Ashwalkers is a post-apocalyptic survival game. The focus is on the story and the choices you select, making it feel more like a visual novel than a survival-type game. While the concept is unique and the number of options allows for several different endings, the overall execution and technical flaws keep this from feeling like a polished product.
The world that Ashwalkers creates is fascinating, taking place in the future where a geological disaster occurred, causing Earth to become a wasteland. You play as four adventurers and set out to find the Dome of Domes, a safe place for your tribe. And as you explore the wasteland, you come across others trying to make life work in the harsh environment. You can choose how you want to handle different scenarios and interactions with NPCs. For example, do you go in with the plan to attack or with a diplomatic approach? Each decision has four other choices, allowing for thirty-four possible endings.
As you explore, you’ll need to keep track of four stats of the characters: warmth, hunger, sanity, and energy. These will deplete as you travel, so you’ll need to find supplies and set up camp to keep the crew alive. You’ll set up camp to use materials found in the world to increase your warmth and hunger. And allowing characters to rest and converse will increase their sanity and energy.
The game offers a tutorial, but it doesn’t provide much explanation. Instead, it’s a simple walk-through of collecting materials and the camp mechanics. I would have appreciated a much more in-depth tutorial in most games, but the game is relatively easy, and I never felt any of my characters were ever in real danger. There are plenty of resources to find, and there is no combat in the game; instead, the decision you make plays out via text, making the game feel like a walking visual novel. Nevertheless, as survival games go, this is the easiest one I’ve played.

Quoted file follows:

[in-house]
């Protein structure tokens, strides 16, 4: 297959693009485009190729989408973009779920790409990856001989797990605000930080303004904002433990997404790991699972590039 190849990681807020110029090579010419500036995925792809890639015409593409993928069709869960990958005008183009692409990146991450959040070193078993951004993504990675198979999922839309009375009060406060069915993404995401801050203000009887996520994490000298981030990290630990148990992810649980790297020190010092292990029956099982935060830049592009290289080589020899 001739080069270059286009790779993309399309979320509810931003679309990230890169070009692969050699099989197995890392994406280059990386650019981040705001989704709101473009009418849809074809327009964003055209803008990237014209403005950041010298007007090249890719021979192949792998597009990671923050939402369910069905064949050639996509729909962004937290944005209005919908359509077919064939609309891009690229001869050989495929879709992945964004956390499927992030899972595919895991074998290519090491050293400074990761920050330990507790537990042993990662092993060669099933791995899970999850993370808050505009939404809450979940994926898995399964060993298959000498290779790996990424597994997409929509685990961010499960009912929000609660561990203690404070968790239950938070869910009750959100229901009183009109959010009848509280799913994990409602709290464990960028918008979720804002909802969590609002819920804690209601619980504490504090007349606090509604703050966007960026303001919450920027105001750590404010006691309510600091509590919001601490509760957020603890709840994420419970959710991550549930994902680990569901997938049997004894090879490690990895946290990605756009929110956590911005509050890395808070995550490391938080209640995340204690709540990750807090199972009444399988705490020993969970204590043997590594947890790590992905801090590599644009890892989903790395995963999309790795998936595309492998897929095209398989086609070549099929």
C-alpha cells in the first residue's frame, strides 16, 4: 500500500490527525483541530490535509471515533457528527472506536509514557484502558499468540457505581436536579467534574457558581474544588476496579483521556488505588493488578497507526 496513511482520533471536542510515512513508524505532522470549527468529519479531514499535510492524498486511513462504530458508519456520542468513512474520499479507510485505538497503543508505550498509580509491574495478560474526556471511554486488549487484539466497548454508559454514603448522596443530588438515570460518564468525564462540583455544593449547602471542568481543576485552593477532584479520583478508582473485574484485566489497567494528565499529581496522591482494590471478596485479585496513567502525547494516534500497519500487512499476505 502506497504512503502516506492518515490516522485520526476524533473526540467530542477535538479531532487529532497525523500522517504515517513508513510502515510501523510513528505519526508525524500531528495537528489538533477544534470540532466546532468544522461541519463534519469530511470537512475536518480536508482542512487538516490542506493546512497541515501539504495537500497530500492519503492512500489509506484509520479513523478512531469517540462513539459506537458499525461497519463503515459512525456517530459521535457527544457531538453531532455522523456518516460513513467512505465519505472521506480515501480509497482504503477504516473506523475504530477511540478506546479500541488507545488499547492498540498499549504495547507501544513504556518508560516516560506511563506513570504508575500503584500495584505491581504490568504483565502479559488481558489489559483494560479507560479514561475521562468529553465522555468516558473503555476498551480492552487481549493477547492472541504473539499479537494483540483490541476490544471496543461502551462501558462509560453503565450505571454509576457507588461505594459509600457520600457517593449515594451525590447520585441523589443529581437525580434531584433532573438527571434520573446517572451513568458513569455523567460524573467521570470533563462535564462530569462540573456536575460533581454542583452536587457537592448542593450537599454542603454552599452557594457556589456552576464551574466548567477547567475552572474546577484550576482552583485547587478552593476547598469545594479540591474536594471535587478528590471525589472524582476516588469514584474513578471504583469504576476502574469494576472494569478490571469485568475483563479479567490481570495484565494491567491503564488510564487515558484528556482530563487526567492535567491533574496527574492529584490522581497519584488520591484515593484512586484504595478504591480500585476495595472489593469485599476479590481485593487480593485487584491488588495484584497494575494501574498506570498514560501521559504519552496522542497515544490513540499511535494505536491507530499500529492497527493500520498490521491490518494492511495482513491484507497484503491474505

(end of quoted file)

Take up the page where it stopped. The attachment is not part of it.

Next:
While the concept is interesting, a lack of execution makes the game feel dull. None of the characters have an interesting background and no real personality. I never felt connected to them. They are just faceless protagonists with nothing that distinguishes one from another. Instead, I would have preferred creating characters and selecting their skillset.
I never felt like my characters were in imminent danger. With plenty of resources, I never had an issue with any of the character’s stats. Even my choices never made it feel like the characters were in peril. Every decision played out with the protagonists walking away unscathed.
The game also railroads you. While there are areas that give the appearance that you can investigate, in most cases, I was disappointed and forced to take the path that the designers wanted me to take.
But it’s the technical issues that caused most of my frustration. First, booting up the game, it crashed a few times on me. Then, while traversing the landscape, the characters would get stuck, and I wasn’t sure it was because of a glitch or if I needed to walk in a different direction. Finally, the game is all in black and white, and plenty of times, the text was in white on a white background, making it impossible to read. These are things that should have been caught in QA, making it feel like the game is in an early build and not ready for production.
Review: Ashwalkers (Nintendo Switch)
As a concept, Ashwalkers is fascinating, mixing the survival genre with a visual novel. The world created in Ashwalkers is one of hope surrounded by despair, but the execution lacks the polish to make this one a game that I could suggest. The technical issues alone should have been caught before the release. But even with that aside, the lack of character development and a risk and reward system makes for a very dull experience.